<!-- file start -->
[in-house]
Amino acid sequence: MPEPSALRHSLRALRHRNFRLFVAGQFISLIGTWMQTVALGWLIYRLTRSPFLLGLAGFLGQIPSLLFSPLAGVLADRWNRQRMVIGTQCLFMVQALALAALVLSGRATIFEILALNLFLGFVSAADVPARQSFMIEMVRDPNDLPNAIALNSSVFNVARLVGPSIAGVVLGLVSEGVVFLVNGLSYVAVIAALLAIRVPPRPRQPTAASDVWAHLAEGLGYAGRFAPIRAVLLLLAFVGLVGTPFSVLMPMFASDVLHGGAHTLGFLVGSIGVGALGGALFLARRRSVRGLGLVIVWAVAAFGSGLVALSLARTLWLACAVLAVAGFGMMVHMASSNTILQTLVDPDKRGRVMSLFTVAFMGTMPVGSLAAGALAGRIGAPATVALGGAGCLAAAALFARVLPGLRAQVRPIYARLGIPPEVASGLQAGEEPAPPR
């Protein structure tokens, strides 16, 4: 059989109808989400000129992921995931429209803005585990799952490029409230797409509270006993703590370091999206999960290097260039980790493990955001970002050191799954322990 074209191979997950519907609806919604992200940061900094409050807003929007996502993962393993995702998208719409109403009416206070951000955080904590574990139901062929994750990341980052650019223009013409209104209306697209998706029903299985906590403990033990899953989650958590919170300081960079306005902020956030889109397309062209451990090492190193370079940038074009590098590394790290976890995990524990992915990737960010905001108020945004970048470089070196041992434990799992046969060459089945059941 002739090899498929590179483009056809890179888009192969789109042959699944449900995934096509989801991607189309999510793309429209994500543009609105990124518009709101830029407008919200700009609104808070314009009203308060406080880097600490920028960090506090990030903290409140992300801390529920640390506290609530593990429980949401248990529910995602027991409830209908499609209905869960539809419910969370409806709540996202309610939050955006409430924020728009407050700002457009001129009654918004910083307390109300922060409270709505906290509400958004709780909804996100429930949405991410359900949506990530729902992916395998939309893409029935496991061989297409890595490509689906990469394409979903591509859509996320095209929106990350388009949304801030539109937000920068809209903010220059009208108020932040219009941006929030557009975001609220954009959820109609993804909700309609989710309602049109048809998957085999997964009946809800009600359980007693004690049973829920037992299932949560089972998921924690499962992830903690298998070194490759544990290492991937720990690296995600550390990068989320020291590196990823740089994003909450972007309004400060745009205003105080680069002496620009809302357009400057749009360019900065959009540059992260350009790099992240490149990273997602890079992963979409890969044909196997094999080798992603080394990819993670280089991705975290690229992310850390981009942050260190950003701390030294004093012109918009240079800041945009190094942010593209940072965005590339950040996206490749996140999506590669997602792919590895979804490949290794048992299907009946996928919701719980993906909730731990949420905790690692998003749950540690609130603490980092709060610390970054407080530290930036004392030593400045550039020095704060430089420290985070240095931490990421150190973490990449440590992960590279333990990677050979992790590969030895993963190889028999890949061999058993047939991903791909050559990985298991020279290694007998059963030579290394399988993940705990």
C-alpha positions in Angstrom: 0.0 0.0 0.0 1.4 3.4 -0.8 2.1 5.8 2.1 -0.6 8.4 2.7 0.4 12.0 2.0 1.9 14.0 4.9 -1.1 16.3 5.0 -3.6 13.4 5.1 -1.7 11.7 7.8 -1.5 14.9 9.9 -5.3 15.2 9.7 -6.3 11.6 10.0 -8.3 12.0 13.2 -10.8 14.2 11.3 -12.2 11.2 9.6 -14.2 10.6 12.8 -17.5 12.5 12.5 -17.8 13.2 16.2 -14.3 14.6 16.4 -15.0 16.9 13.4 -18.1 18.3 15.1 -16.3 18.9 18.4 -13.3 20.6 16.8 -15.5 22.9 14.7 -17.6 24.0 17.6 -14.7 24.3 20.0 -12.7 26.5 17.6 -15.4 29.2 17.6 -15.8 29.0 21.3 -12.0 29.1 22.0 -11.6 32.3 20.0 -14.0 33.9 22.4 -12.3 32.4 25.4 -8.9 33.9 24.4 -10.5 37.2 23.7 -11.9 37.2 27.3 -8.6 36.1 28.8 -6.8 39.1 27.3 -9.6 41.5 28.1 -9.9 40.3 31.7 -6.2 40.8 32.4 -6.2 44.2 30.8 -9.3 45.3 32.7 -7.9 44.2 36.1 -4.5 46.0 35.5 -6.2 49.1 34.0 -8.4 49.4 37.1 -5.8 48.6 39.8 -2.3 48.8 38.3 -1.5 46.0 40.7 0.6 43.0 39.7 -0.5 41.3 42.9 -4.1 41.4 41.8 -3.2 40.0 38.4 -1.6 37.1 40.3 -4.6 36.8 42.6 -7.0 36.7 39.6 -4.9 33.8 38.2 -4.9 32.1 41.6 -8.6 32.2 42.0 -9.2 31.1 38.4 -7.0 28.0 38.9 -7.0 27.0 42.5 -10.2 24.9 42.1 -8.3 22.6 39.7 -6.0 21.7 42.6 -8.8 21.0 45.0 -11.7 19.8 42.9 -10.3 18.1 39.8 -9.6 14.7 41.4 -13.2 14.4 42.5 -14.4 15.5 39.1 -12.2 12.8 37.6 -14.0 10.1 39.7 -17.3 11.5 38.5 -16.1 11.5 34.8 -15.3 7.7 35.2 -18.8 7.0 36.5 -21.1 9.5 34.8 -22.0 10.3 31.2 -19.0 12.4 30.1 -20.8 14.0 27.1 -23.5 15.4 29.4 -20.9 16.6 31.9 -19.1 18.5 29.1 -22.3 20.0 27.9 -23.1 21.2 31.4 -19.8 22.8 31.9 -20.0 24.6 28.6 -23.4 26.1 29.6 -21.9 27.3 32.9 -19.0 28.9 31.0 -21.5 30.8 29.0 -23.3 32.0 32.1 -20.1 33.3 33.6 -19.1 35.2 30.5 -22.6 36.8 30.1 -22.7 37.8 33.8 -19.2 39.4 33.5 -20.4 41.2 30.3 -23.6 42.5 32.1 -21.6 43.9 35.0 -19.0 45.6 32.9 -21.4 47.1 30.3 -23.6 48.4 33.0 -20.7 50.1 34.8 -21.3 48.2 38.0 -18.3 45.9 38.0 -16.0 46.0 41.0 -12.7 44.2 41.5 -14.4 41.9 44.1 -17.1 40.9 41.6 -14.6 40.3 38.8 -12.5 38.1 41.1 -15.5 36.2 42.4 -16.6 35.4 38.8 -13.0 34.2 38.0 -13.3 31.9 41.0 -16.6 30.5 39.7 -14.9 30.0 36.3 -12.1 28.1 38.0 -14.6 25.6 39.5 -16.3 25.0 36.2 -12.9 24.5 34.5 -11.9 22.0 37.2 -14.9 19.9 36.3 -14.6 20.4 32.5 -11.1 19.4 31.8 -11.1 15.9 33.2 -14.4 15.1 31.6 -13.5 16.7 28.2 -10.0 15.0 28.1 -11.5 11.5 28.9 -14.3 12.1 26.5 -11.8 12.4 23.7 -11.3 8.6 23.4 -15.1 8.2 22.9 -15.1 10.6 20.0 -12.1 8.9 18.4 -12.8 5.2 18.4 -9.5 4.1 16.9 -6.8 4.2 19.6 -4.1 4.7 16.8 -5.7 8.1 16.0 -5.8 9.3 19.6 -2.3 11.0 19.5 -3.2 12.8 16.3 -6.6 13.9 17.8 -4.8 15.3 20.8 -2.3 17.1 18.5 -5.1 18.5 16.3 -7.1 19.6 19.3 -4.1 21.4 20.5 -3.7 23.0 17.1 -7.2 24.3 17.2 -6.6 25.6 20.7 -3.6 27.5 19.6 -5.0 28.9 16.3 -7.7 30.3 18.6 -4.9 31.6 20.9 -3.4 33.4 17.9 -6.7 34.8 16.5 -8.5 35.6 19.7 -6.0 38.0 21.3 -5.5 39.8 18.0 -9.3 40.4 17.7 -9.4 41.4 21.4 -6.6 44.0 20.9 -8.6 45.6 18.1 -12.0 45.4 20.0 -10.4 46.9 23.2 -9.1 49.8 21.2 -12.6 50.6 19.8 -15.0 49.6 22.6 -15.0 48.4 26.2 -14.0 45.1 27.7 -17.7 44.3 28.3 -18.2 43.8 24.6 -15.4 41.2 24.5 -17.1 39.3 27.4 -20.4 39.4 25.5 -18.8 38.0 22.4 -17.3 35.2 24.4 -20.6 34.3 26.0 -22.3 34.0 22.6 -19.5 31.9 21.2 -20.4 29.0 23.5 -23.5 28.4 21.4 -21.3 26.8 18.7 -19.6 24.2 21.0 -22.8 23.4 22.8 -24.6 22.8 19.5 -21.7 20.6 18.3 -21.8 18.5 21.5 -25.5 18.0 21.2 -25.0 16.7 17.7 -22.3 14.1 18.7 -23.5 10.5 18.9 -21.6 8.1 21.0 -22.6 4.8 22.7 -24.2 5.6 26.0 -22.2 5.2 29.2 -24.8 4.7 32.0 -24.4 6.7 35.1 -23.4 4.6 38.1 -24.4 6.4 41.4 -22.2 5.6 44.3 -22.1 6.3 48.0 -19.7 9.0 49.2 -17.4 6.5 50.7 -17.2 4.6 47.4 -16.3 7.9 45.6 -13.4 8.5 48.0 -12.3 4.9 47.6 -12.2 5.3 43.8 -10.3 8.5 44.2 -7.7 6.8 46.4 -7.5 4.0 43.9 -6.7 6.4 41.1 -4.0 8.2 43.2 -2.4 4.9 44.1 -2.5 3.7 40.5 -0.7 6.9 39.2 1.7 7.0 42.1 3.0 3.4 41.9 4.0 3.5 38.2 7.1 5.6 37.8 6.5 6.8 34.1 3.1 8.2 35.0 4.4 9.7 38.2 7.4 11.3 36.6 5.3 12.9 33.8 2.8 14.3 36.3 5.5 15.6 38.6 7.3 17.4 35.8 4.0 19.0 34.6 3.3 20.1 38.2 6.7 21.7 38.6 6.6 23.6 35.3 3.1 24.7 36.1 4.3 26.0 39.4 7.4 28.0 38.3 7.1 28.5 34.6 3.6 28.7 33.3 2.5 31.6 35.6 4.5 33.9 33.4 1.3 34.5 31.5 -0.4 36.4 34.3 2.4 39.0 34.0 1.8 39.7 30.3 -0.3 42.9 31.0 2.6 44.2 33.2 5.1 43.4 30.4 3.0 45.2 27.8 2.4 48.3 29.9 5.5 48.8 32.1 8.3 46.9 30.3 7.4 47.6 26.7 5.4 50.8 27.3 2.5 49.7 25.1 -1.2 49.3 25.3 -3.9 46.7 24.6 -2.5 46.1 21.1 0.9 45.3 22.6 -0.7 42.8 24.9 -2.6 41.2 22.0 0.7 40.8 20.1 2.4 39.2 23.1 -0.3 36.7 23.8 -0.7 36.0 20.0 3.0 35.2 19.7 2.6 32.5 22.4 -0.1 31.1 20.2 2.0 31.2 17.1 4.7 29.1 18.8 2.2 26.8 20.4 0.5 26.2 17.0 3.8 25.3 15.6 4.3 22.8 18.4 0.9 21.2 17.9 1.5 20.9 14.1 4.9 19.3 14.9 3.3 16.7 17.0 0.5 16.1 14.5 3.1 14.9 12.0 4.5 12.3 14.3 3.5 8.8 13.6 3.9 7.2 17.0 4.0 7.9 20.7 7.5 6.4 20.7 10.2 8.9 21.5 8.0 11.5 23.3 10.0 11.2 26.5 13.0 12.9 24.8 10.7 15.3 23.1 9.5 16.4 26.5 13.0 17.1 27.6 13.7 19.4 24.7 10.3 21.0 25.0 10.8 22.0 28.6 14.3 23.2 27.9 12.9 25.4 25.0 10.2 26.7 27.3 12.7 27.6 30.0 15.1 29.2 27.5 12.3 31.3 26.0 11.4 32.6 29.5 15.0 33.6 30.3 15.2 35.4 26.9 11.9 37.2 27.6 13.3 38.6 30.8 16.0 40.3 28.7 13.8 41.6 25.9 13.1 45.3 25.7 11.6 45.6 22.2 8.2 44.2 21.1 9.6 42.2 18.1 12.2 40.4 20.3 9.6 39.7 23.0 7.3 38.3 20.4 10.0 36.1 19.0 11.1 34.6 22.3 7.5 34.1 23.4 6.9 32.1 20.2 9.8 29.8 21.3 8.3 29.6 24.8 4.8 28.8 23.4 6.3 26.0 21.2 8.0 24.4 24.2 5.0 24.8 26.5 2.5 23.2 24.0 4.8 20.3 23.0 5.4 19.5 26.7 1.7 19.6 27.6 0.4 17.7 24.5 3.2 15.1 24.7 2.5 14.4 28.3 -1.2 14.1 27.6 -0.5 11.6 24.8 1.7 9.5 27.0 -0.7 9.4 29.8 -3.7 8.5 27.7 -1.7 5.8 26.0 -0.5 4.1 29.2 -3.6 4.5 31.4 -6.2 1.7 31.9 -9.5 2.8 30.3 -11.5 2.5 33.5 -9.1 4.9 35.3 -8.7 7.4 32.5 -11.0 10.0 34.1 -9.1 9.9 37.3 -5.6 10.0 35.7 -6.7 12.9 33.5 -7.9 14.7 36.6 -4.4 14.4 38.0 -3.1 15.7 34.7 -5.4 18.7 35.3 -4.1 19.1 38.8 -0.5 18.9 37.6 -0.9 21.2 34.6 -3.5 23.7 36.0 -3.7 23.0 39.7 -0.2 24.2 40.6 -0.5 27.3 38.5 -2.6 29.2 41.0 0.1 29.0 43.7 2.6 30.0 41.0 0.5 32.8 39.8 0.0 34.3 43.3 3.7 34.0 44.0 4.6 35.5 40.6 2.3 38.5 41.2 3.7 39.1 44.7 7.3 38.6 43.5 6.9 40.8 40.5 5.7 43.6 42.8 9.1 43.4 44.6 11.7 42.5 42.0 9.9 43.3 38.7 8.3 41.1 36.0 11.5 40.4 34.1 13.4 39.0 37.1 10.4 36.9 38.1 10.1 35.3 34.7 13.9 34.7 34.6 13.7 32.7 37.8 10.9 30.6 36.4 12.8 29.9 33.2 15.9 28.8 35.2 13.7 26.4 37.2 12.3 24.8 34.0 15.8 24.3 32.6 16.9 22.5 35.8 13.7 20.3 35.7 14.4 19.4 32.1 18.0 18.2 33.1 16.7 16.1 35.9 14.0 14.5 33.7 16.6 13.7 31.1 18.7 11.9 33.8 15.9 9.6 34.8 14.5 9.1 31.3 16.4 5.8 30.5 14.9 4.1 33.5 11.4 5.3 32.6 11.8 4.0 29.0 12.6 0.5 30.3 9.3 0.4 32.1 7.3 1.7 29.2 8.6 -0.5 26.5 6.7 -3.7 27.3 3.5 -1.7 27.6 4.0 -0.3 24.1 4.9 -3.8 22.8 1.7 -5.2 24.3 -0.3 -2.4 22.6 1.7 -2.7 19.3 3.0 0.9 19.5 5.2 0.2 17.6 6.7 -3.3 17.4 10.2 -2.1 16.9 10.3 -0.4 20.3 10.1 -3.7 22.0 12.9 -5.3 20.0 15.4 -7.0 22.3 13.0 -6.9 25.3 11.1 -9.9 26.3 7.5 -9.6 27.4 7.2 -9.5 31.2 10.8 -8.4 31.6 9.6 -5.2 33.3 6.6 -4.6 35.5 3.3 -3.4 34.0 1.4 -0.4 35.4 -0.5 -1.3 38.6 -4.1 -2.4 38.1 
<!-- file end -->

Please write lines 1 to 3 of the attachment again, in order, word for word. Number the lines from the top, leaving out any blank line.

[in-house]
Amino acid sequence: MPEPSALRHSLRALRHRNFRLFVAGQFISLIGTWMQTVALGWLIYRLTRSPFLLGLAGFLGQIPSLLFSPLAGVLADRWNRQRMVIGTQCLFMVQALALAALVLSGRATIFEILALNLFLGFVSAADVPARQSFMIEMVRDPNDLPNAIALNSSVFNVARLVGPSIAGVVLGLVSEGVVFLVNGLSYVAVIAALLAIRVPPRPRQPTAASDVWAHLAEGLGYAGRFAPIRAVLLLLAFVGLVGTPFSVLMPMFASDVLHGGAHTLGFLVGSIGVGALGGALFLARRRSVRGLGLVIVWAVAAFGSGLVALSLARTLWLACAVLAVAGFGMMVHMASSNTILQTLVDPDKRGRVMSLFTVAFMGTMPVGSLAAGALAGRIGAPATVALGGAGCLAAAALFARVLPGLRAQVRPIYARLGIPPEVASGLQAGEEPAPPR
């Protein structure tokens, strides 16, 4: 059989109808989400000129992921995931429209803005585990799952490029409230797409509270006993703590370091999206999960290097260039980790493990955001970002050191799954322990 074209191979997950519907609806919604992200940061900094409050807003929007996502993962393993995702998208719409109403009416206070951000955080904590574990139901062929994750990341980052650019223009013409209104209306697209998706029903299985906590403990033990899953989650958590919170300081960079306005902020956030889109397309062209451990090492190193370079940038074009590098590394790290976890995990524990992915990737960010905001108020945004970048470089070196041992434990799992046969060459089945059941 002739090899498929590179483009056809890179888009192969789109042959699944449900995934096509989801991607189309999510793309429209994500543009609105990124518009709101830029407008919200700009609104808070314009009203308060406080880097600490920028960090506090990030903290409140992300801390529920640390506290609530593990429980949401248990529910995602027991409830209908499609209905869960539809419910969370409806709540996202309610939050955006409430924020728009407050700002457009001129009654918004910083307390109300922060409270709505906290509400958004709780909804996100429930949405991410359900949506990530729902992916395998939309893409029935496991061989297409890595490509689906990469394409979903591509859509996320095209929106990350388009949304801030539109937000920068809209903010220059009208108020932040219009941006929030557009975001609220954009959820109609993804909700309609989710309602049109048809998957085999997964009946809800009600359980007693004690049973829920037992299932949560089972998921924690499962992830903690298998070194490759544990290492991937720990690296995600550390990068989320020291590196990823740089994003909450972007309004400060745009205003105080680069002496620009809302357009400057749009360019900065959009540059992260350009790099992240490149990273997602890079992963979409890969044909196997094999080798992603080394990819993670280089991705975290690229992310850390981009942050260190950003701390030294004093012109918009240079800041945009190094942010593209940072965005590339950040996206490749996140999506590669997602792919590895979804490949290794048992299907009946996928919701719980993906909730731990949420905790690692998003749950540690609130603490980092709060610390970054407080530290930036004392030593400045550039020095704060430089420290985070240095931490990421150190973490990449440590992960590279333990990677050979992790590969030895993963190889028999890949061999058993047939991903791909050559990985298991020279290694007998059963030579290394399988993940705990």